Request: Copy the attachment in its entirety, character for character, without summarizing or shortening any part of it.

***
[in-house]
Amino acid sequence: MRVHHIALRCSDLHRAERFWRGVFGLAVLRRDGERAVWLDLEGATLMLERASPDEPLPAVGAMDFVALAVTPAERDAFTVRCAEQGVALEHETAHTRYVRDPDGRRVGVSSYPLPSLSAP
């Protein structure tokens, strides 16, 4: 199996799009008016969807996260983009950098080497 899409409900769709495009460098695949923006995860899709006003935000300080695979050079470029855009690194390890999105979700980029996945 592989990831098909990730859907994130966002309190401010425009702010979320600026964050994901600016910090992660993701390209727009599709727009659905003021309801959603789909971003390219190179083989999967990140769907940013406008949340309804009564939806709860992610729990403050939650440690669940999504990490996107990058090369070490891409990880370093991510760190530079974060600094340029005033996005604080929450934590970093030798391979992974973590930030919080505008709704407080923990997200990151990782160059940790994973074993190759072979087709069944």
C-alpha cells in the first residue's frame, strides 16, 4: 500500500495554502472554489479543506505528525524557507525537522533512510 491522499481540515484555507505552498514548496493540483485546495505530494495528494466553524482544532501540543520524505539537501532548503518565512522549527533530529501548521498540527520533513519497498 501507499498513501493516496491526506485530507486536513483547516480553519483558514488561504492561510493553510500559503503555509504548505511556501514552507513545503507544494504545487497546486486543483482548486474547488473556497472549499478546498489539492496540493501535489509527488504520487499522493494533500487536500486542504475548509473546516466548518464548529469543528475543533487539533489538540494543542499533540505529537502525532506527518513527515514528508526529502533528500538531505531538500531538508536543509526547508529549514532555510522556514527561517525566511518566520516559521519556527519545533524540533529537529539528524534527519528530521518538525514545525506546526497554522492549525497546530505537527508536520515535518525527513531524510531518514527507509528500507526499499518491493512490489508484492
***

[in-house]
Amino acid sequence: MRVHHIALRCSDLHRAERFWRGVFGLAVLRRDGERAVWLDLEGATLMLERASPDEPLPAVGAMDFVALAVTPAERDAFTVRCAEQGVALEHETAHTRYVRDPDGRRVGVSSYPLPSLSAP
């Protein structure tokens, strides 16, 4: 199996799009008016969807996260983009950098080497 899409409900769709495009460098695949923006995860899709006003935000300080695979050079470029855009690194390890999105979700980029996945 592989990831098909990730859907994130966002309190401010425009702010979320600026964050994901600016910090992660993701390209727009599709727009659905003021309801959603789909971003390219190179083989999967990140769907940013406008949340309804009564939806709860992610729990403050939650440690669940999504990490996107990058090369070490891409990880370093991510760190530079974060600094340029005033996005604080929450934590970093030798391979992974973590930030919080505008709704407080923990997200990151990782160059940790994973074993190759072979087709069944």
C-alpha cells in the first residue's frame, strides 16, 4: 500500500495554502472554489479543506505528525524557507525537522533512510 491522499481540515484555507505552498514548496493540483485546495505530494495528494466553524482544532501540543520524505539537501532548503518565512522549527533530529501548521498540527520533513519497498 501507499498513501493516496491526506485530507486536513483547516480553519483558514488561504492561510493553510500559503503555509504548505511556501514552507513545503507544494504545487497546486486543483482548486474547488473556497472549499478546498489539492496540493501535489509527488504520487499522493494533500487536500486542504475548509473546516466548518464548529469543528475543533487539533489538540494543542499533540505529537502525532506527518513527515514528508526529502533528500538531505531538500531538508536543509526547508529549514532555510522556514527561517525566511518566520516559521519556527519545533524540533529537529539528524534527519528530521518538525514545525506546526497554522492549525497546530505537527508536520515535518525527513531524510531518514527507509528500507526499499518491493512490489508484492